I got a business e-mail the other day (from an American) that started out with a one-word sentence: “Hullo.” The U.S. version, of course, is “hello.” I had always associated hullo with mum, except I sometimes encounter “mum” here, and I’d never seen an American “hullo.” Until now.
Poking around on the web for examples, I almost immediately encountered this quintessentially British quote from the quintessentially British P.G. Wodehouse (the narrator is the possibly even more quintessentially British Bertie Wooster):
“Hullo, Bobbie,” I said. “Hullo, Bertie,” she said. “Hullo, Upjohn,” I said. The correct response to this would have been “Hullo, Wooster”, but he blew up in his lines and merely made a noise like a wolf with its big toe caught in a trap.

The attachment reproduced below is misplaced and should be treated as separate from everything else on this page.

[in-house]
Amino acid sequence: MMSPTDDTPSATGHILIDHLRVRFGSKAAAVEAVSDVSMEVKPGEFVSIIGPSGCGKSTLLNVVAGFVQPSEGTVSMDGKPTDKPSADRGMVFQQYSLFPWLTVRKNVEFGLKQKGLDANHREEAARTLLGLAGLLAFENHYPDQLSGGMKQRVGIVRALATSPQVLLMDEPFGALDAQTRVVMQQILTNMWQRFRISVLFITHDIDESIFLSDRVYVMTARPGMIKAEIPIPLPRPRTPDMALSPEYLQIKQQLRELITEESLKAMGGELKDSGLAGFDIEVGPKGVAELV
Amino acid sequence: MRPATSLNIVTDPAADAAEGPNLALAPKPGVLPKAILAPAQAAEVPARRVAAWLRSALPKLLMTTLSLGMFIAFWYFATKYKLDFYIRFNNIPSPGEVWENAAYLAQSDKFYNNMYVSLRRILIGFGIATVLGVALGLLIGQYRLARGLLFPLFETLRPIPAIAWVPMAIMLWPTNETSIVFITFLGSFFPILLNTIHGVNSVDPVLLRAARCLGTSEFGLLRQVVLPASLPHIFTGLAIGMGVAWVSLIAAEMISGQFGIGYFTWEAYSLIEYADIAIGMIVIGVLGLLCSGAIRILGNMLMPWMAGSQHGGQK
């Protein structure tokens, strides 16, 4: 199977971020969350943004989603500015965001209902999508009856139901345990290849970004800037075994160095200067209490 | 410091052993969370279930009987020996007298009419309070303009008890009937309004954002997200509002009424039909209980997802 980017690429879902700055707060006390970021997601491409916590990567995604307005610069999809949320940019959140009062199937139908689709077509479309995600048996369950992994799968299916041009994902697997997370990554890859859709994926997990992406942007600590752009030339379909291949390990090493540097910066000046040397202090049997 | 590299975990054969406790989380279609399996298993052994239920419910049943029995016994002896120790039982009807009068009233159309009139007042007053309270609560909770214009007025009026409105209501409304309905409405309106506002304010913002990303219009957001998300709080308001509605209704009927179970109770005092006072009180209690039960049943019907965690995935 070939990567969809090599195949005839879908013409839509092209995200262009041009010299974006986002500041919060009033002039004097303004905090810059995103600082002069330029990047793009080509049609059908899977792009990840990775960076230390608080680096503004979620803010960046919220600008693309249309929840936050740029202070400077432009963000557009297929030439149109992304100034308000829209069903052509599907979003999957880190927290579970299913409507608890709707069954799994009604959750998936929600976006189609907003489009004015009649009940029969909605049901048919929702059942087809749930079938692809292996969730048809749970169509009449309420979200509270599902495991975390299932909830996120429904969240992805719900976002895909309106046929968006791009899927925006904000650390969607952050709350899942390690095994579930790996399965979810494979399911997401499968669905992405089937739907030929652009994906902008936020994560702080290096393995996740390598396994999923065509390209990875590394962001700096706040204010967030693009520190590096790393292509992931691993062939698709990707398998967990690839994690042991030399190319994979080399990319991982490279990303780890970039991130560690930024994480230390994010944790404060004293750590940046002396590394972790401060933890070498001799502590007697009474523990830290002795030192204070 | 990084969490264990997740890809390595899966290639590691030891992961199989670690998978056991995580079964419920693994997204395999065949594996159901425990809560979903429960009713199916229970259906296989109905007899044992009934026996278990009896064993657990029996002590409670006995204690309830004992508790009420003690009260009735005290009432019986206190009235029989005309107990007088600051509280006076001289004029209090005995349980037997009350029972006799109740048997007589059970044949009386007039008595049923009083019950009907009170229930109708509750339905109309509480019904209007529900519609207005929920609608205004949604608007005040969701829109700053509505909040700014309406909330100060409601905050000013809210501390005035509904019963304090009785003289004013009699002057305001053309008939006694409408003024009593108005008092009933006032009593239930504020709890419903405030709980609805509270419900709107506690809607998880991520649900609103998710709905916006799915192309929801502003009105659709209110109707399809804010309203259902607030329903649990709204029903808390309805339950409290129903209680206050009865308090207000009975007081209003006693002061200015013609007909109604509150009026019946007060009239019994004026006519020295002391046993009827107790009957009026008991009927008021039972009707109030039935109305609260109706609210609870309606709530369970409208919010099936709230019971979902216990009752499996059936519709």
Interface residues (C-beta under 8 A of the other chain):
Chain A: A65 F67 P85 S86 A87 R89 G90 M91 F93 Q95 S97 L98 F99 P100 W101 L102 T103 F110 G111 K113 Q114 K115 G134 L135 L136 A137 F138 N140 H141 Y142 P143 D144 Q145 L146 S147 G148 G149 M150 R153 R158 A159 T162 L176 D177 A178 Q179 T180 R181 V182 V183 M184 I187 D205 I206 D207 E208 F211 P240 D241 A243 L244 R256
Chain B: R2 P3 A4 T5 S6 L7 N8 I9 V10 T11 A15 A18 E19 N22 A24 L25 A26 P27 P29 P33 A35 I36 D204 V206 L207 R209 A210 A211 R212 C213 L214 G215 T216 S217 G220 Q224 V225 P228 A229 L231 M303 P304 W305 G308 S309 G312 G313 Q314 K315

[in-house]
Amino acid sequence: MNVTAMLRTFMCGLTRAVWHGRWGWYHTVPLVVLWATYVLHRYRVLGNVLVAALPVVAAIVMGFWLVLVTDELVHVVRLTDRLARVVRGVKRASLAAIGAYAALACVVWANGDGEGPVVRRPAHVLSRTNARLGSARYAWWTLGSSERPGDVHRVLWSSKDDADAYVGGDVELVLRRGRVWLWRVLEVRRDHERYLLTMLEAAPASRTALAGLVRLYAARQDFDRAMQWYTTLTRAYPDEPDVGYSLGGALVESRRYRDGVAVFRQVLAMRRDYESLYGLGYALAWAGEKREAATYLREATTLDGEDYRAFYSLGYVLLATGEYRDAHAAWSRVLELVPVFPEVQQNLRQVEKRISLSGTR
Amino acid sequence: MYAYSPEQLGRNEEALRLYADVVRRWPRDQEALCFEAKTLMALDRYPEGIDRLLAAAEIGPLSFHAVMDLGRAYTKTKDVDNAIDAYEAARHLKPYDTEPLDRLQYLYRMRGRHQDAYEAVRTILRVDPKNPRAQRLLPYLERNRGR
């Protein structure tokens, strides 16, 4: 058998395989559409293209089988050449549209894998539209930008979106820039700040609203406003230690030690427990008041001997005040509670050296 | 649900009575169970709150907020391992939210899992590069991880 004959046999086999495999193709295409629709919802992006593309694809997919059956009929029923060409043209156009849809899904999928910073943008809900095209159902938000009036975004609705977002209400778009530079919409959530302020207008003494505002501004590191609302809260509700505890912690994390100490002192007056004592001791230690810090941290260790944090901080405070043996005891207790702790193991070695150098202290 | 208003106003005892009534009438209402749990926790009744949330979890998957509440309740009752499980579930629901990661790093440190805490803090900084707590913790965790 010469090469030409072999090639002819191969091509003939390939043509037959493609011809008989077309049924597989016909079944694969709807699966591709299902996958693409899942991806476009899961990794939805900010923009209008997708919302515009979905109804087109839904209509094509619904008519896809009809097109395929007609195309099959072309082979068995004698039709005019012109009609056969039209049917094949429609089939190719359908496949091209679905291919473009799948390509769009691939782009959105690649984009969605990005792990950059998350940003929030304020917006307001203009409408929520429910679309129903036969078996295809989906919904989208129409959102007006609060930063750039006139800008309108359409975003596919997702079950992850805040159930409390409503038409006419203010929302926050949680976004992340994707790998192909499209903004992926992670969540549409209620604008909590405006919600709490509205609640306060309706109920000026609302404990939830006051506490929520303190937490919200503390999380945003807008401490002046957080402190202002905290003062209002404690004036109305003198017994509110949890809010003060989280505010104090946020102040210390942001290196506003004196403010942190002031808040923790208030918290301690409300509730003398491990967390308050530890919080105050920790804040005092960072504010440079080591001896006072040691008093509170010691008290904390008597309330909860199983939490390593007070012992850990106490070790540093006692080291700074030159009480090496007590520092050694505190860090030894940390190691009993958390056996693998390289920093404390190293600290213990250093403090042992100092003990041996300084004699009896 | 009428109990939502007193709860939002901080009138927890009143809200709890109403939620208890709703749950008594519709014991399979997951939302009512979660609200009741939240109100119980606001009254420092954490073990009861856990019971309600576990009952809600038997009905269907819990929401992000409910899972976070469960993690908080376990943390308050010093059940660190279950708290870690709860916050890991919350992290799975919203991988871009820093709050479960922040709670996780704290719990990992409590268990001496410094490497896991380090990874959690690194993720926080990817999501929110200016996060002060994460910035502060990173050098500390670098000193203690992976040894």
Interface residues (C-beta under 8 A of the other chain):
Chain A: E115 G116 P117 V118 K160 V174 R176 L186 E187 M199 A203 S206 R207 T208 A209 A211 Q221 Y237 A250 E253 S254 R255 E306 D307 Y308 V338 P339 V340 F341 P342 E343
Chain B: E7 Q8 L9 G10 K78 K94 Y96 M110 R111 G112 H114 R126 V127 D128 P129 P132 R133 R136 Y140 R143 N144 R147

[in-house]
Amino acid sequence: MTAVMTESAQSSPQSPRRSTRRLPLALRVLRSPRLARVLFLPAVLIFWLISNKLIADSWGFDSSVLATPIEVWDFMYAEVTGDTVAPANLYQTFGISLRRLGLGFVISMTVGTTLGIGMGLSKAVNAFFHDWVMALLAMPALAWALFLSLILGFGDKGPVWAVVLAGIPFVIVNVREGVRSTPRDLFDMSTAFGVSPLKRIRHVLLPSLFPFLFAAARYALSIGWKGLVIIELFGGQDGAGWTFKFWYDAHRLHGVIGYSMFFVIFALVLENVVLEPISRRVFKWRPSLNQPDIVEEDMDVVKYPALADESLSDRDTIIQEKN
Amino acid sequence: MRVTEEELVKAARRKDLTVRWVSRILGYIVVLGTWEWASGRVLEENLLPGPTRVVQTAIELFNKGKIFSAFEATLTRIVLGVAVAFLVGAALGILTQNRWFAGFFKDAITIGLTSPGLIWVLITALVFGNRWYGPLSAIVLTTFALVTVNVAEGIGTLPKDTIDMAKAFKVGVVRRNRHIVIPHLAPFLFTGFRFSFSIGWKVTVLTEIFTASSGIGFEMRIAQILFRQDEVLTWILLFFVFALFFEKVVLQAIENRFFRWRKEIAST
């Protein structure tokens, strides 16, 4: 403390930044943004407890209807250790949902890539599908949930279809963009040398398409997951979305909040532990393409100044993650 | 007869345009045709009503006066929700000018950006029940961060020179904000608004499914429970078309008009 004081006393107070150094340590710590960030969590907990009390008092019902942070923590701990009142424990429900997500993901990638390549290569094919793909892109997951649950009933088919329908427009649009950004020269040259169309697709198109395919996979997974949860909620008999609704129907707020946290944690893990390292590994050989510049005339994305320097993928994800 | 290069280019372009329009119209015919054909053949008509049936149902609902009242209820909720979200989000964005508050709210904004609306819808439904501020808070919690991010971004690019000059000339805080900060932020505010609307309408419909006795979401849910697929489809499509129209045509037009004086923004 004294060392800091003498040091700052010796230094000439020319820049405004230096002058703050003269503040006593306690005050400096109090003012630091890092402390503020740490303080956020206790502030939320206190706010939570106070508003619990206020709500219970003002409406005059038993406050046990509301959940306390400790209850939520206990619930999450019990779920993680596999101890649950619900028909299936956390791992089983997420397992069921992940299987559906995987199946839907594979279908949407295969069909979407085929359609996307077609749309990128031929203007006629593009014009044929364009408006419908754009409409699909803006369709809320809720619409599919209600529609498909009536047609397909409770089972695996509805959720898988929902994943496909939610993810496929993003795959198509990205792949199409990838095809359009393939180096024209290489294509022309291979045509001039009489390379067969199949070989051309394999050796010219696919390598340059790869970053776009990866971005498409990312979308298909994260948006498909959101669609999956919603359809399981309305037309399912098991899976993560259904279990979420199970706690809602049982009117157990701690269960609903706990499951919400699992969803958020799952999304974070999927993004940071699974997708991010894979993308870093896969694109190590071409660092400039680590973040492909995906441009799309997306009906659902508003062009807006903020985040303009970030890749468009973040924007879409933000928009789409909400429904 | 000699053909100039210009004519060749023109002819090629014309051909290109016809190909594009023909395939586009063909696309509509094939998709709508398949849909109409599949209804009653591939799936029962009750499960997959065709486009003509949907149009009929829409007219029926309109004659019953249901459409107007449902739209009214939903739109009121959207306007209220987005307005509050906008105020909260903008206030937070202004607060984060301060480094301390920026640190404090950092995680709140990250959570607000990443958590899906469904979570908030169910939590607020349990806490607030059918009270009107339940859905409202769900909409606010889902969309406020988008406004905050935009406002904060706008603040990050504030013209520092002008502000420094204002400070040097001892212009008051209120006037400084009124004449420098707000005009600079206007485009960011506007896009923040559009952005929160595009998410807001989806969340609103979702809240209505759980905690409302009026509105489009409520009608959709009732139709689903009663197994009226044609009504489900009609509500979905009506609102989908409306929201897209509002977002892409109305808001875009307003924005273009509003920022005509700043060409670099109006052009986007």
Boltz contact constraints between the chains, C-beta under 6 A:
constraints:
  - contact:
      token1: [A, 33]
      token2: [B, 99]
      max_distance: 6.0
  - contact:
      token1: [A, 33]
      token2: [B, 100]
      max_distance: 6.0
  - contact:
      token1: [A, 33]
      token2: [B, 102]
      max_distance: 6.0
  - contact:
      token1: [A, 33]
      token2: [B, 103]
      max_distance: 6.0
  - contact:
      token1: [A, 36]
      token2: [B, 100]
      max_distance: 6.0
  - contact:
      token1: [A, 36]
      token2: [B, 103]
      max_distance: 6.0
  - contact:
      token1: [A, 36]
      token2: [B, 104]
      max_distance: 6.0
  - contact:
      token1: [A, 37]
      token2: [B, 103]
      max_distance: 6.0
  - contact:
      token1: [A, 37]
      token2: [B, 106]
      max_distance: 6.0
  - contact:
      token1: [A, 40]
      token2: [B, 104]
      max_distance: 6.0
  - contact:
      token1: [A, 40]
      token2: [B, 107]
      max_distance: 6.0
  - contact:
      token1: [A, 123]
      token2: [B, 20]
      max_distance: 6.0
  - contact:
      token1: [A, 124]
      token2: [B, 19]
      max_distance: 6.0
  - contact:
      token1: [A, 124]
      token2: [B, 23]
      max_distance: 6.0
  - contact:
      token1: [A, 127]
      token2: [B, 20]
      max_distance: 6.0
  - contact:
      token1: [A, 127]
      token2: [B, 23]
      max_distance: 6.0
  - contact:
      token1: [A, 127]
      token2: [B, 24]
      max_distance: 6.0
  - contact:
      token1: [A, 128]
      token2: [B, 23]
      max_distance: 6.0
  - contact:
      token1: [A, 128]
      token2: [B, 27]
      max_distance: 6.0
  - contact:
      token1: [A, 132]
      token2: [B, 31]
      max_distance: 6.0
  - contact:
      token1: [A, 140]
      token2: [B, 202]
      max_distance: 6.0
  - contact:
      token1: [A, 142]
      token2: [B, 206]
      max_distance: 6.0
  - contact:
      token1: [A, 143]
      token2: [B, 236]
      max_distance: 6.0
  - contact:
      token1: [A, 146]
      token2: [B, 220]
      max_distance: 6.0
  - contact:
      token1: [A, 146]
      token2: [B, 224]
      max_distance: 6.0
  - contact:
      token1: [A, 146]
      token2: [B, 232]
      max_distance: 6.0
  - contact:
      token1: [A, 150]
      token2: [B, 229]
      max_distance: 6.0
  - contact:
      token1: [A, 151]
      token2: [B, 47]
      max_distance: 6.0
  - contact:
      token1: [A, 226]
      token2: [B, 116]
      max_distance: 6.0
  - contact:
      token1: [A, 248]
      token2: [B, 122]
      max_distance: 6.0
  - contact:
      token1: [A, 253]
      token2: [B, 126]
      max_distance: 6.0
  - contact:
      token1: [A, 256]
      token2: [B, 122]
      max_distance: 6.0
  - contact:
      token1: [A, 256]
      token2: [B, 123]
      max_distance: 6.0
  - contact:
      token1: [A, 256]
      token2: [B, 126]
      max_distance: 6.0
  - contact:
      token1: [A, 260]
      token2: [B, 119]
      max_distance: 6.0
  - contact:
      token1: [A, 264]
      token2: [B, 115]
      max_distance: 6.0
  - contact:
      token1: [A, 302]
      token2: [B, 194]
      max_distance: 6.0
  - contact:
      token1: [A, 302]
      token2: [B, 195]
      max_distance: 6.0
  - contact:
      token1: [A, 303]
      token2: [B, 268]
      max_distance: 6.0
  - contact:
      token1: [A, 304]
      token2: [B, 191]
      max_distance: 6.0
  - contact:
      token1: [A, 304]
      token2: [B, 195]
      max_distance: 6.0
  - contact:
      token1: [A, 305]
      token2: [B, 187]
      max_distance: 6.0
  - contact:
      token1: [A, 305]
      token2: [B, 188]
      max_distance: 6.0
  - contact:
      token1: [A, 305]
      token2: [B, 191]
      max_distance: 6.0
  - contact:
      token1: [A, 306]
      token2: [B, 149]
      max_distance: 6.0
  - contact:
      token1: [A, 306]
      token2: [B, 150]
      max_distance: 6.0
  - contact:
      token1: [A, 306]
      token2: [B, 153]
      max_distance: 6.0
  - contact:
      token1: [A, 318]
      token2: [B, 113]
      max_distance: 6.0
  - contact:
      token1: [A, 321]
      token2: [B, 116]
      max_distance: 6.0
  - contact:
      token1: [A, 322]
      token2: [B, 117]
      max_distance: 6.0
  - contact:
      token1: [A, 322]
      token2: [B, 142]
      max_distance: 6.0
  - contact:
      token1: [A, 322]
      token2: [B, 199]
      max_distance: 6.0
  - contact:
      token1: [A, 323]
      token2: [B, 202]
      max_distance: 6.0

Hello (first citation 1827) and hullo (1857) both have the same etymology as the verb holler, according to the OED, as do the older variants hallo (first seen in Dickens, in 1841) and hollo (Shakespeare, Titus Andronicus). Interestingly, an even earlier version is holla, which has recently come back in full force. The most popular definition on Urban Dictionary gives three meanings, the relevant one being, “A word used to acknowledge the presence of a fellow companion.” This example is offered: “Is that mah boy ova there? HOLLAAAAA!”
Generally, hello is indeed generally American and hullo generally British, through Google Ngram Viewer suggests some nuance:
The decline in hullo use on both sides of the Atlantic suggests that my e-mail correspondent’s use of the word was a one-off–about as likely to catch on as the similarly Wodehousian abbreviation for the thing we used to talk on: ‘phone.